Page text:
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London cabs in Parliament Square, London, Monday, Oct. 22, 2012. The maker of London’s world-famous black cabs says it will go into administration after failing to secure an injection of cash from one of its largest shareholders. (Kirsty Wigglesworth/AP)
London cabs in Parliament Square, London, Monday, Oct. 22, 2012. The maker of London’s world-famous black cabs says it will go into administration after failing to secure an injection of cash from one of its largest shareholders. (Kirsty Wigglesworth/AP)

London black taxi cab maker nears end of the road Add to ...

Manganese Bronze, maker of London’s black taxi, said it is set to appoint administrators after failing to secure funding needed to survive, putting hundreds of British jobs at risk.

Manganese Bronze, whose taxis have been on British streets since 1948, had been in talks with its largest shareholders, including China’s Geely Automobile Holdings Ltd, to secure a last-minute bailout.

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“The issue here was not a lack of opportunity around the quantum of support being offered,” chief executive officer John Russell told Reuters on Monday. “It was around the ability of Manganese Bronze, a company with a very weak balance sheet, to take on the level of debt required.”

Mr. Russell said the company had discussed an injection of “tens of millions” of pounds with parties including the company’s two largest shareholders, Geely and Toscafund Asset Management.

Accounting firm PricewaterhouseCoopers is set to be appointed as administrator.

Earlier this month, the company had said its financial position was unclear after the discovery of a safety defect in its new TX4 model that led to a recall of 400 taxis and a halt to sales.

The recall was the latest in a spate of issues that have plagued the taxi maker which coincided with market share gains by rival Eco City Vehicles’s Mercedes Vito taxi. Japan’s Nissan Motor Co. is also due to launch its own taxi in Britain.

Manganese Bronze, based in Coventry, in central England, has failed to turn a profit since 2007. It suspended trading in its shares earlier this month.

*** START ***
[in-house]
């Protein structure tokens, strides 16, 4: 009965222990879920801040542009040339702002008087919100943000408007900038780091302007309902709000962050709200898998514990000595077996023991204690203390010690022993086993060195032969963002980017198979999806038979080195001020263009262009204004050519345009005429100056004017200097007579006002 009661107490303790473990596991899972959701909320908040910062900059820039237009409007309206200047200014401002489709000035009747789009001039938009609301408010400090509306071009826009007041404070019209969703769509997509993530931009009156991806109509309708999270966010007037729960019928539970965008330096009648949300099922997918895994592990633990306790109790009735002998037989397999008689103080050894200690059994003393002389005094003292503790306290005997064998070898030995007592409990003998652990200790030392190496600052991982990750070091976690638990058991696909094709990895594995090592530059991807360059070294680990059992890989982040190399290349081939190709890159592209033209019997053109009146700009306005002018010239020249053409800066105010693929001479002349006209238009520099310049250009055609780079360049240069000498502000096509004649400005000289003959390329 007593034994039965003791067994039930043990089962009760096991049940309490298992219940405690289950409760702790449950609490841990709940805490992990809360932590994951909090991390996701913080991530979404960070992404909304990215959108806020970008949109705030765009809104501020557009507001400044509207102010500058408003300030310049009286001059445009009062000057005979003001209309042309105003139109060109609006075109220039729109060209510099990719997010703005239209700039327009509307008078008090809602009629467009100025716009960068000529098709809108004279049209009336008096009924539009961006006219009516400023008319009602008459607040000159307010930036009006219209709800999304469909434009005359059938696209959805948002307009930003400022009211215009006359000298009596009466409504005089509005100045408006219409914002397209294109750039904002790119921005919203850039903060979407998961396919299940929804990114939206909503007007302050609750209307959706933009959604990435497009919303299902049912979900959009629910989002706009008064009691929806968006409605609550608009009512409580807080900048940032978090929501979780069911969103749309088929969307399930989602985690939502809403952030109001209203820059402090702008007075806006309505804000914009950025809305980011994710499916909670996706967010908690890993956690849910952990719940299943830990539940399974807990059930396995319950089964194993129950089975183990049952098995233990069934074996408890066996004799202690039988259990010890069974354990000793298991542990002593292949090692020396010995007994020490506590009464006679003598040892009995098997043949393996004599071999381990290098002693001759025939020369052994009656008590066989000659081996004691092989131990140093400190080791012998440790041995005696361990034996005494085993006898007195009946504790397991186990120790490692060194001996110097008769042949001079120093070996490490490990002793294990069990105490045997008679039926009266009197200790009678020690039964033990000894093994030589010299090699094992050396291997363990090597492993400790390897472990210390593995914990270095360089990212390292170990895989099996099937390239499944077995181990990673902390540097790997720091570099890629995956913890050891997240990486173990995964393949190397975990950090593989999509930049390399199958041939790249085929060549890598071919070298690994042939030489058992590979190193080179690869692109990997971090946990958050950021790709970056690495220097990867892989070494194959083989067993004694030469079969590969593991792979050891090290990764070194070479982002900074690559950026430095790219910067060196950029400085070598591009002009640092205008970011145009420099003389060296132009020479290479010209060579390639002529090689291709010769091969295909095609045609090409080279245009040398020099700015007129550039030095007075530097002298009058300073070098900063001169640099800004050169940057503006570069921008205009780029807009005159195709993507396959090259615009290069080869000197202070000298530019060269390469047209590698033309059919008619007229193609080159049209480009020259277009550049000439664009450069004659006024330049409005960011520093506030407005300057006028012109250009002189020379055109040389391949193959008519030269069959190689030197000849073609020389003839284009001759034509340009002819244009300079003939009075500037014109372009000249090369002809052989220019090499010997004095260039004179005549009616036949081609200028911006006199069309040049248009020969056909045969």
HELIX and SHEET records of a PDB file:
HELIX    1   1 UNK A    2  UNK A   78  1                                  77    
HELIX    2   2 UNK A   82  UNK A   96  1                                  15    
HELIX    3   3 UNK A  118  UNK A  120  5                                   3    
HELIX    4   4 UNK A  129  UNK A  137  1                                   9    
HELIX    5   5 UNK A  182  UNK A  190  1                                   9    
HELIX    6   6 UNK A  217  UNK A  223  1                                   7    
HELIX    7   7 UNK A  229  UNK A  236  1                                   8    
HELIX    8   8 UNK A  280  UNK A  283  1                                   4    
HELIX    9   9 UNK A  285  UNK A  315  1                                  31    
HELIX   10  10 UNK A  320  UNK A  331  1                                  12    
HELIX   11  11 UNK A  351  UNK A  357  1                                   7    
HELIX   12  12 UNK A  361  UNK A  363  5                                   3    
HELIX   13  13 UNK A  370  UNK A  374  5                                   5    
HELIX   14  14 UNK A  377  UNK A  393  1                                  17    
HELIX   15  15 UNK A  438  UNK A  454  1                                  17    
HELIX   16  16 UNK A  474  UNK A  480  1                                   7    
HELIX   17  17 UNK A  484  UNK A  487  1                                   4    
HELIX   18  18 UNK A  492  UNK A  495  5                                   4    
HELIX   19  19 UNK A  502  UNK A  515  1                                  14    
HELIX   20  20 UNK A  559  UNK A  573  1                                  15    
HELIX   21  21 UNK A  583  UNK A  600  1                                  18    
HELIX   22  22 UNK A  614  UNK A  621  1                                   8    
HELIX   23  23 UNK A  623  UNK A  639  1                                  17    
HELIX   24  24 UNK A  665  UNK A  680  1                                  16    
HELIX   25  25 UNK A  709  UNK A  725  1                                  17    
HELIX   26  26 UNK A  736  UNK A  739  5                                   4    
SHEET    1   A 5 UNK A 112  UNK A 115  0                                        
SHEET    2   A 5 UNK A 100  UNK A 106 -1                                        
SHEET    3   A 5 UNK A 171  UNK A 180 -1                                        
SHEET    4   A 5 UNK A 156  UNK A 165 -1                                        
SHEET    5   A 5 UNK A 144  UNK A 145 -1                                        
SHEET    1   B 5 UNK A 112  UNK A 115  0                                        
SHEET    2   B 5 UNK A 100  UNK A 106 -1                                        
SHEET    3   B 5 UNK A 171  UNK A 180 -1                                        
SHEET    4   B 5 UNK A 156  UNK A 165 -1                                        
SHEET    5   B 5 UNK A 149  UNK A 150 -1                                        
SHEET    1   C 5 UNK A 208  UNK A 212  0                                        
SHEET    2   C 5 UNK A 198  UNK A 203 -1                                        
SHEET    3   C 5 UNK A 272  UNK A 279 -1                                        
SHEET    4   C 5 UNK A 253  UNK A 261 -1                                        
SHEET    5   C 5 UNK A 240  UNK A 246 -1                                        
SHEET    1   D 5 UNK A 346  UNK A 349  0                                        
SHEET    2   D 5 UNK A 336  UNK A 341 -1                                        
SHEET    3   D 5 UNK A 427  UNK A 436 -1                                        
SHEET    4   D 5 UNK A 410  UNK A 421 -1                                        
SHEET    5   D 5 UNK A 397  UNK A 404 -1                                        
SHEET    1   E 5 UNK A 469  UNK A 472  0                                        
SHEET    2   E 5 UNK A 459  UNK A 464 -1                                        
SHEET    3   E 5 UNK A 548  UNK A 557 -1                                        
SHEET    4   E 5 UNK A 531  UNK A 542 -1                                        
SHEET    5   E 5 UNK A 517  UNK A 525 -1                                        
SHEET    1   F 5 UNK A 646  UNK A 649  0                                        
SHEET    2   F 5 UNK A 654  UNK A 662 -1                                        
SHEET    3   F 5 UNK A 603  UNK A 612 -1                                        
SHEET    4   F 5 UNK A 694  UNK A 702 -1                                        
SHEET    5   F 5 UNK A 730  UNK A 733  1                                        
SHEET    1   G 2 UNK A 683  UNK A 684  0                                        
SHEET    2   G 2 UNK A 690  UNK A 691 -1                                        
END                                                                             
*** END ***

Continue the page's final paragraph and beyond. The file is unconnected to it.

“It’s a great shame, because they (Manganese Bronze) build the best cab in the world, but it’s no surprise. They never listened to the drivers,” said Michael, driver of a Manganese cab in the capital for 30 years. He pointed to the cost of the vehicles (at least £37,000 per car, or $59,000), high maintenance bills and a lack of after-sales support.

“They took it for granted, were too complacent, thought we’d always go back to them and buy another cab but the drivers aren’t doing that any more.”

Britain’s Unite union called on the British government to support the firm and protect the 300 U.K. jobs at risk.

“We’re hopeful that somehow or another somebody’s going to be able to resurrect it, either the liquidators or someone’s going to come in and take it over,” said Steve MacNamara, general secretary of the Licensed Taxi Drivers Association.

“We’re concerned because the black cab is a great iconic part of London.”

As well as technical difficulties, Manganese has been hit by a weak economy and delays in fulfilling key orders. Manganese Bronze sold 1,502 taxis last year, 9-per-cent fewer than in 2010.

Earlier this year, it found a £3.9-million hole in its accounts, causing a delay to the release of its half-year results. They were eventually published late last month with the firm reporting a pretax loss of £4.6-million on sales 11-per-cent lower than the same period a year ago.

Mr. Russell said it was still “in dialogue” with Geely after talks over funding broke down last week. “Geely will be involved in the process of administration and they will make their decision to be a part of the outcome,” Mr. Russell said.

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